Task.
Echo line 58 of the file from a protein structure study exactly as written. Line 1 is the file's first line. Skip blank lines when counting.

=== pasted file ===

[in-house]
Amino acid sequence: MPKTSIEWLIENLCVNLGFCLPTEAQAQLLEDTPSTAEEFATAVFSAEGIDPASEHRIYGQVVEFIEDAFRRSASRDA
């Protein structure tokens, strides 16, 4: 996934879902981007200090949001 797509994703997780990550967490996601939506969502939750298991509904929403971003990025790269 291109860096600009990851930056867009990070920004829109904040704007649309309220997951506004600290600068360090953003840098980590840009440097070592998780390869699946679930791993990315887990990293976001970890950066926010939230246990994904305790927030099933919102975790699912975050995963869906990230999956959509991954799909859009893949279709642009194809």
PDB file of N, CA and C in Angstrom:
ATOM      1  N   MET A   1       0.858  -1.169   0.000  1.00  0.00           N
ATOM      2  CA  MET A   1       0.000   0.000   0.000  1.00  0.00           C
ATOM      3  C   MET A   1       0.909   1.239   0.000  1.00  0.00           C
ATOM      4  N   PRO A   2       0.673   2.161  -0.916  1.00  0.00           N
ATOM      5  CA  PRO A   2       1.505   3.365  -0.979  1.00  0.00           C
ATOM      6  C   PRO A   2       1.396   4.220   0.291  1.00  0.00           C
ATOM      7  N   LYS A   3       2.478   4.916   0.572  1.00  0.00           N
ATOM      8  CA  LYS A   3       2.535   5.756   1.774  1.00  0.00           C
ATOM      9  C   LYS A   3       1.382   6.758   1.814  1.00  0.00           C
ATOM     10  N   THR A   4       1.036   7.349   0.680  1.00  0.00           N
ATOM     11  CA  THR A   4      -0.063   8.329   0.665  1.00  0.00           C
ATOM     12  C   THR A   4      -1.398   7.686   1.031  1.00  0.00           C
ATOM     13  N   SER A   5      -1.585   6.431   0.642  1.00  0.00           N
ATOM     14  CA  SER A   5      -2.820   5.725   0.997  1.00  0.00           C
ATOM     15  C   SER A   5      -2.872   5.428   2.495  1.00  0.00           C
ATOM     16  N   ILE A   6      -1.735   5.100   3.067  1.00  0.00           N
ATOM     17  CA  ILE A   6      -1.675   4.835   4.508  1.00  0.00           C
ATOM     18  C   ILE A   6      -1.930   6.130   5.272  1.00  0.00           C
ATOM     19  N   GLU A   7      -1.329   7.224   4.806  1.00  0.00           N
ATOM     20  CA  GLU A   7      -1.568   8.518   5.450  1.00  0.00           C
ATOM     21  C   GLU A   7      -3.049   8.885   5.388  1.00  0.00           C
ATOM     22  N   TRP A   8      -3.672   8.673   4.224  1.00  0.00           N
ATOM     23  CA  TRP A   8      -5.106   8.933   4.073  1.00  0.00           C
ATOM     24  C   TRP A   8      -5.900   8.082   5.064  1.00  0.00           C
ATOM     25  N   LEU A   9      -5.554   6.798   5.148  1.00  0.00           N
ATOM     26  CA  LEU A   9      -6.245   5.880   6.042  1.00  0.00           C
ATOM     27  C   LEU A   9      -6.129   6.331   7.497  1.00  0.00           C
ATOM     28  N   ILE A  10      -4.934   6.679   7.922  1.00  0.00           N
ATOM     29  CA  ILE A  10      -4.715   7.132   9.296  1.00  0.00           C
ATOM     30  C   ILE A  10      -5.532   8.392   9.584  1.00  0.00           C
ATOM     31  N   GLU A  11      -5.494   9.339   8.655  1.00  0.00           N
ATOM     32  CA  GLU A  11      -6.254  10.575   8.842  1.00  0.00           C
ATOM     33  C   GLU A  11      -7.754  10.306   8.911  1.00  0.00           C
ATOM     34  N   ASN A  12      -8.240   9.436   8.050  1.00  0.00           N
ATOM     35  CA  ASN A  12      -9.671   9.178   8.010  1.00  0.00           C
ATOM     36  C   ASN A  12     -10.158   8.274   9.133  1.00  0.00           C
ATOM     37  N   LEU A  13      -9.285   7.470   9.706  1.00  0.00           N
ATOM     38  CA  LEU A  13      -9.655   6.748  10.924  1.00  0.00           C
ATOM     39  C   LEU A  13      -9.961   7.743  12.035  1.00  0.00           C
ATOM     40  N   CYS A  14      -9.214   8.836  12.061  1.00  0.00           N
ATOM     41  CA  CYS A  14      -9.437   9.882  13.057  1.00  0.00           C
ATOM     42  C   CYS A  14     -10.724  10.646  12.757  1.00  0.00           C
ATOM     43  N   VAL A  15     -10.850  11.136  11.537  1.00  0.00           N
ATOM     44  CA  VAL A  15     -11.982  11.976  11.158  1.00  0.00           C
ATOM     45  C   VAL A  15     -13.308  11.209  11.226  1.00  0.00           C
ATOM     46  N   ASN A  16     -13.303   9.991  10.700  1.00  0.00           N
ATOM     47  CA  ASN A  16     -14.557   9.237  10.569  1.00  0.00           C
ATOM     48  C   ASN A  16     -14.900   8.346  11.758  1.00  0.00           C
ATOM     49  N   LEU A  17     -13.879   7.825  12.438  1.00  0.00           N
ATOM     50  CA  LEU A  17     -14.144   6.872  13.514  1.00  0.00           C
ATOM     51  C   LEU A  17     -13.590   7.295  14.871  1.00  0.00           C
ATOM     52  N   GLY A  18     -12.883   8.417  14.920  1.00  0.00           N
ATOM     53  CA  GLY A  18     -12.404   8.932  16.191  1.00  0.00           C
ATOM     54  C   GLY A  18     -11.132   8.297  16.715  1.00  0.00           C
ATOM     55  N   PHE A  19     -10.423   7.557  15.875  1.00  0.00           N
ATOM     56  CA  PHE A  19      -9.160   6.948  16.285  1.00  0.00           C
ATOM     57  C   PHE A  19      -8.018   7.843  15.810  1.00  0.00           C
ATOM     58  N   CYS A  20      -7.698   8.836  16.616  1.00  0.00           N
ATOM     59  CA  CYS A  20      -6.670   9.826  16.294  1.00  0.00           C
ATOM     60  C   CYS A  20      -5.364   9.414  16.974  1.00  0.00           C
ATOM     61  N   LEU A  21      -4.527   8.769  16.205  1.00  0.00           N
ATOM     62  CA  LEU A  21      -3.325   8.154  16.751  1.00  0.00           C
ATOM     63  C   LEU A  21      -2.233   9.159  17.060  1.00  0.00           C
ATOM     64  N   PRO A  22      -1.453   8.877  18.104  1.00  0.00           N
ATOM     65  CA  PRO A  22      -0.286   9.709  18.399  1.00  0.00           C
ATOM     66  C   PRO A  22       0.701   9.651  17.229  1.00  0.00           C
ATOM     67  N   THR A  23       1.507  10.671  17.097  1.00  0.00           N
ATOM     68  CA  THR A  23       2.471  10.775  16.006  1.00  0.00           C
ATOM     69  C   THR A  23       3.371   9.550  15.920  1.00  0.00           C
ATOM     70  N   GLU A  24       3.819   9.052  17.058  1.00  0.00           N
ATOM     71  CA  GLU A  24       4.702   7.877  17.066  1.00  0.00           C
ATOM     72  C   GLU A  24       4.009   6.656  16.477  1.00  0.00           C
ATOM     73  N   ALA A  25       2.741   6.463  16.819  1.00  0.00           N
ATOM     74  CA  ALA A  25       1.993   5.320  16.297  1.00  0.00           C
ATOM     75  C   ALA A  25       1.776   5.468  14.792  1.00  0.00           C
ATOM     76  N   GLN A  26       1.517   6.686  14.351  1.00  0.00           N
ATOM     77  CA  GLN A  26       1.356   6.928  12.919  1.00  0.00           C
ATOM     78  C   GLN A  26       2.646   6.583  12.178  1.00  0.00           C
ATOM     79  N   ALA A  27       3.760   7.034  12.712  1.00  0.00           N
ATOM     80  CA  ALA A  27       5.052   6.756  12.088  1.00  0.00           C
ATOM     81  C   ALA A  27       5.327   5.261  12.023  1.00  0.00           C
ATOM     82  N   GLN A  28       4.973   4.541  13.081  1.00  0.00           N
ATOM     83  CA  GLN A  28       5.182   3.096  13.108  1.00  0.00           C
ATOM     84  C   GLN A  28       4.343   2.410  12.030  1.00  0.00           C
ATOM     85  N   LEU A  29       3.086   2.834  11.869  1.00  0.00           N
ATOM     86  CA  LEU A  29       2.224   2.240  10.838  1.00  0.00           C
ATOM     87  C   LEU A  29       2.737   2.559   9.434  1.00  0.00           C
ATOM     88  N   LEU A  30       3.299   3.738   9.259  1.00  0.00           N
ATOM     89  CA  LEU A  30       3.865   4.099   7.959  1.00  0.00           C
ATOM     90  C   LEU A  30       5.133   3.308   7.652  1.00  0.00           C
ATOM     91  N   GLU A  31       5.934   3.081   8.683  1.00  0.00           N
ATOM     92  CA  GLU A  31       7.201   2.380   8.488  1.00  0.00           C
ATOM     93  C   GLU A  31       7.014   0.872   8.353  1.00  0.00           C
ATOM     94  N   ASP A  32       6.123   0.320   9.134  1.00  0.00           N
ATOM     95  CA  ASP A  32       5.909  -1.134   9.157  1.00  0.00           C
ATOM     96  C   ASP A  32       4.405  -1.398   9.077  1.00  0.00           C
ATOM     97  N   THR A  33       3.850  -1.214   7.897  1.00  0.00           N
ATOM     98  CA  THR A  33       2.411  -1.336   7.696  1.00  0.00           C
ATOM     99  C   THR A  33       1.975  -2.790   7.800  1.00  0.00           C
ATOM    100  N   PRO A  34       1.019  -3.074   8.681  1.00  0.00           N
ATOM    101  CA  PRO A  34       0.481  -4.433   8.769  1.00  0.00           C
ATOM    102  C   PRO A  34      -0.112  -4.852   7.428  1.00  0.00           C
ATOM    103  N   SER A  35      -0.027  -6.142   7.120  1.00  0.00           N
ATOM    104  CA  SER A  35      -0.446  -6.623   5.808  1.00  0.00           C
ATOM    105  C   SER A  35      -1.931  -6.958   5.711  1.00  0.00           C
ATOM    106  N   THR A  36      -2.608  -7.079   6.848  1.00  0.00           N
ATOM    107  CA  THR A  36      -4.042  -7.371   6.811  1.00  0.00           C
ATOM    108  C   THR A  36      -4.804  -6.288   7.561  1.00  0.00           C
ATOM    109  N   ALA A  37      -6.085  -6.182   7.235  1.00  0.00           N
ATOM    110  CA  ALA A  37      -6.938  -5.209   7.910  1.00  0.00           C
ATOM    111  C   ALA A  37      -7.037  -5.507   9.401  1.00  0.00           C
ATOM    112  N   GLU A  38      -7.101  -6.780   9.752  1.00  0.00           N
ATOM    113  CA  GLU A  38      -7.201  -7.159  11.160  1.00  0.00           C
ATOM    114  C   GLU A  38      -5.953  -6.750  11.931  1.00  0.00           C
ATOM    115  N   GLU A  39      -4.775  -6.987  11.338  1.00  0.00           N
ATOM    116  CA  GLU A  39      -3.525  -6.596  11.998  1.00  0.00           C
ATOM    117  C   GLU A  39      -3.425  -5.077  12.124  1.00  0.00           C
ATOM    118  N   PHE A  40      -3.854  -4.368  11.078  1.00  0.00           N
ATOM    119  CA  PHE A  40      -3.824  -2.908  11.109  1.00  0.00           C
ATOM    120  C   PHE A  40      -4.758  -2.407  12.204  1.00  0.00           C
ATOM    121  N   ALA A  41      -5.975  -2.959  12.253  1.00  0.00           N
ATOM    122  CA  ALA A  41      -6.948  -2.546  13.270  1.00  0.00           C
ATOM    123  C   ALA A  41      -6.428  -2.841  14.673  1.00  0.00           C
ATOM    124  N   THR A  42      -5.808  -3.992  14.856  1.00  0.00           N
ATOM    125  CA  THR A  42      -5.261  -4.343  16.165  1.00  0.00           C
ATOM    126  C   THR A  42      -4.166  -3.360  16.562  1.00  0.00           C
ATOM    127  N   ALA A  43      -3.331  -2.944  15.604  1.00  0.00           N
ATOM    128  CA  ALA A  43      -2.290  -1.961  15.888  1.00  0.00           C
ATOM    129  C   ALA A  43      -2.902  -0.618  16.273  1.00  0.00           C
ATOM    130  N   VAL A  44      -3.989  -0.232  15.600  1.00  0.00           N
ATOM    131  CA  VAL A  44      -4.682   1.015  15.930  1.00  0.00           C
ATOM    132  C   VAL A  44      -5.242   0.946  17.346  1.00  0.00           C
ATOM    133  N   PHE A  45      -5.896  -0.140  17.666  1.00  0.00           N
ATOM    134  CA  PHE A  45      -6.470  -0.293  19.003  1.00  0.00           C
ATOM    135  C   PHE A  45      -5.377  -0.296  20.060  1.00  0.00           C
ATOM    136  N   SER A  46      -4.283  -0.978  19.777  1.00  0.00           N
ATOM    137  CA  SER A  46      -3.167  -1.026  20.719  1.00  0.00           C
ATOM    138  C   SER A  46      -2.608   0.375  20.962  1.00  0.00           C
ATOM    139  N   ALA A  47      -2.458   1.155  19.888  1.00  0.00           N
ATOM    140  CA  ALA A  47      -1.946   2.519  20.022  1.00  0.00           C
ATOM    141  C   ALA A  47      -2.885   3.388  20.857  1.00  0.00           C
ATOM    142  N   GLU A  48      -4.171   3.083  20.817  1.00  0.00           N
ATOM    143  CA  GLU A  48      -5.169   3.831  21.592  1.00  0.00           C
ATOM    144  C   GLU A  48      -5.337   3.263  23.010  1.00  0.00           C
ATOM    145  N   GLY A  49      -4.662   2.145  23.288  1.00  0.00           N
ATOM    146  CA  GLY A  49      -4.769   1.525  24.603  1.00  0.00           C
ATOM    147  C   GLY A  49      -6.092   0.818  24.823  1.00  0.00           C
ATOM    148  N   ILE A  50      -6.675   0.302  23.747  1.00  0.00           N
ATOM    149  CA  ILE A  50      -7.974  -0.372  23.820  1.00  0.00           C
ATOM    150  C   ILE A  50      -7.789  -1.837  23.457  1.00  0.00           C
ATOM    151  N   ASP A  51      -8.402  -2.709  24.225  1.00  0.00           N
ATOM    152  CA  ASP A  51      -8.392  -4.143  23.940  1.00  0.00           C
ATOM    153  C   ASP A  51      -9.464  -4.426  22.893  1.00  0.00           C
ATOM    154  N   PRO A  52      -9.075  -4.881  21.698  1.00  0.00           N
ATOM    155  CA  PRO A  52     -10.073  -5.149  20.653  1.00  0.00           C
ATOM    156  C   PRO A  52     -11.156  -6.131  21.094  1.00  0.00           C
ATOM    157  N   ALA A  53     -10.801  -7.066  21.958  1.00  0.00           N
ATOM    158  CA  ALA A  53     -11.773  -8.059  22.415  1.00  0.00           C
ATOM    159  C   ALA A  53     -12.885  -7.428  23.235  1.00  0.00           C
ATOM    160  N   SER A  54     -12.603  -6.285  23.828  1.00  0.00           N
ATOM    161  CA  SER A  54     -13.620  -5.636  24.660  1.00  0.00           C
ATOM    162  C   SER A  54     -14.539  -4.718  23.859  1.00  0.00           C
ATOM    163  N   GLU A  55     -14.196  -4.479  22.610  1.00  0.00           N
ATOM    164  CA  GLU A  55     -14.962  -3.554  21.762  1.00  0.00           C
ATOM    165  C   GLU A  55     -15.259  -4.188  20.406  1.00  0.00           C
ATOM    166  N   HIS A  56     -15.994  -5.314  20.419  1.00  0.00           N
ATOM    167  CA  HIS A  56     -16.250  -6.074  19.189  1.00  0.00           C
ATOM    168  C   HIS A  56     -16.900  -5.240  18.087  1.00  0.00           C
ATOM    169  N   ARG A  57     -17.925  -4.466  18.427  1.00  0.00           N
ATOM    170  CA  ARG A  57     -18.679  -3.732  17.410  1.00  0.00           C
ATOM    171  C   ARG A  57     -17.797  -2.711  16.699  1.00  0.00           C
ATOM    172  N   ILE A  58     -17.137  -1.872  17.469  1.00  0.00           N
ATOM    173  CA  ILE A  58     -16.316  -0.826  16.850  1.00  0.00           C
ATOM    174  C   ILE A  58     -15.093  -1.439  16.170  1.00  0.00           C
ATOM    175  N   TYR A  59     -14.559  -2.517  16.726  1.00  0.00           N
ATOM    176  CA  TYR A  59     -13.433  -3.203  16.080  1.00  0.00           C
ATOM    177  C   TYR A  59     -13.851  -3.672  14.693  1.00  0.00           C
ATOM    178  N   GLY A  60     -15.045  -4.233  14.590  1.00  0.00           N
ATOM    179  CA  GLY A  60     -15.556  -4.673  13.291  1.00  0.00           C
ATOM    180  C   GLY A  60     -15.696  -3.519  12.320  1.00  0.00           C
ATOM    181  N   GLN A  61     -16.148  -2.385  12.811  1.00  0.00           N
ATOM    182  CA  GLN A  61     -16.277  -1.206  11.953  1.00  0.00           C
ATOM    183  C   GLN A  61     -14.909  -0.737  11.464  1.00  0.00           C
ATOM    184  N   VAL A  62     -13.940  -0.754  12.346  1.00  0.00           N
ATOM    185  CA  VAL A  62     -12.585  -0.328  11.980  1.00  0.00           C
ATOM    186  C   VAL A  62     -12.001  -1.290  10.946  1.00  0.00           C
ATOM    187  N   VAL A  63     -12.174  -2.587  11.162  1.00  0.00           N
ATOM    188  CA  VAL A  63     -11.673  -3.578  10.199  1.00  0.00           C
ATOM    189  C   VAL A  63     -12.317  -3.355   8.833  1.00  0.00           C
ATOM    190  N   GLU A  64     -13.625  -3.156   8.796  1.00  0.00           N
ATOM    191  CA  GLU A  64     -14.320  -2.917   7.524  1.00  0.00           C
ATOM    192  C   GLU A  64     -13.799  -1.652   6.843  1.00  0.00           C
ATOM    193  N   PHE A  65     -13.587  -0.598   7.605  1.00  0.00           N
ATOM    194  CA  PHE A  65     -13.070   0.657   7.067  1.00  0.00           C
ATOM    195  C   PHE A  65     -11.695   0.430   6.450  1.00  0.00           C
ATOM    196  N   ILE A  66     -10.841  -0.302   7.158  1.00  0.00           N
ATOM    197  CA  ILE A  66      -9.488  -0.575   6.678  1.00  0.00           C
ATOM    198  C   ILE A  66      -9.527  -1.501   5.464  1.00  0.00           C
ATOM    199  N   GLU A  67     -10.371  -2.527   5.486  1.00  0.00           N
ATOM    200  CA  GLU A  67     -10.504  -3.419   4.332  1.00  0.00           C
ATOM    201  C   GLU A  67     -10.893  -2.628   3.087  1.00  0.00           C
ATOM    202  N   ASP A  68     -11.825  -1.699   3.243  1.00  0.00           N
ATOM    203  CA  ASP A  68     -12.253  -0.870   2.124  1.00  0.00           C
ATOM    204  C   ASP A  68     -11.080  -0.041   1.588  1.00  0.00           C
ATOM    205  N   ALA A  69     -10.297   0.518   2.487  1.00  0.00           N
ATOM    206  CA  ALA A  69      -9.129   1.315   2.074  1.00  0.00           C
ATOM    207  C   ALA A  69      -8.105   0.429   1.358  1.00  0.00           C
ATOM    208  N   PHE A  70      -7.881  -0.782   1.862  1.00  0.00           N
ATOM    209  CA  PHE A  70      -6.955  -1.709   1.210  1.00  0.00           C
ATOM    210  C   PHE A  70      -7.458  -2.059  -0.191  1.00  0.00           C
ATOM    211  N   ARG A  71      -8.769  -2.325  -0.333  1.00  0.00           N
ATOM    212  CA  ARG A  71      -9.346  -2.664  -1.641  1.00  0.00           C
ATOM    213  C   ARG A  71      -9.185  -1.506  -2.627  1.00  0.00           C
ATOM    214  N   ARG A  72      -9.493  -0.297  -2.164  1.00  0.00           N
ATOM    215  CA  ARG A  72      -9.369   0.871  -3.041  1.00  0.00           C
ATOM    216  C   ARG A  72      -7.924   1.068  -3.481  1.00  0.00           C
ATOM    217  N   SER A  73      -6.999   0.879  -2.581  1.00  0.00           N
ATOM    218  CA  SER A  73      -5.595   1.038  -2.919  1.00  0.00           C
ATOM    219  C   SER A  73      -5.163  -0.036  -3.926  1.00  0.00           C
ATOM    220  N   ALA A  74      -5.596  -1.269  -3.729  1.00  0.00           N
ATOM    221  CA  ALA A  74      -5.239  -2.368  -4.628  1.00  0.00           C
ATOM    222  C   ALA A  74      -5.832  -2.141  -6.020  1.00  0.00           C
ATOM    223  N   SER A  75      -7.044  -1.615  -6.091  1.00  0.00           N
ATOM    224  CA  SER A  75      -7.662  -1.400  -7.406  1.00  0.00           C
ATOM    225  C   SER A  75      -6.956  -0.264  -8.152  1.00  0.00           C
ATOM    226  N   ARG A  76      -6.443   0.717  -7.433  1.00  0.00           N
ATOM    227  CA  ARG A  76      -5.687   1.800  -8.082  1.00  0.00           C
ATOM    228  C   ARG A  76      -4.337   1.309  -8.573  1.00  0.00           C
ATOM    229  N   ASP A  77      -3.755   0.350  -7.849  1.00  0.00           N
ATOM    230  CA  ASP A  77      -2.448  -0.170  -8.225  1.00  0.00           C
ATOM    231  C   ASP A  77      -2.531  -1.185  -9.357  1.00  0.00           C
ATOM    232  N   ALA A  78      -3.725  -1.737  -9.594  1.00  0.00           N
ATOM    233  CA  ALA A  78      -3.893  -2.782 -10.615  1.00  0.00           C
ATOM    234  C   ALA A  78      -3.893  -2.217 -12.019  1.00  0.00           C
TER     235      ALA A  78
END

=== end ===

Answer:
ATOM     54  C   GLY A  18     -11.132   8.297  16.715  1.00  0.00           C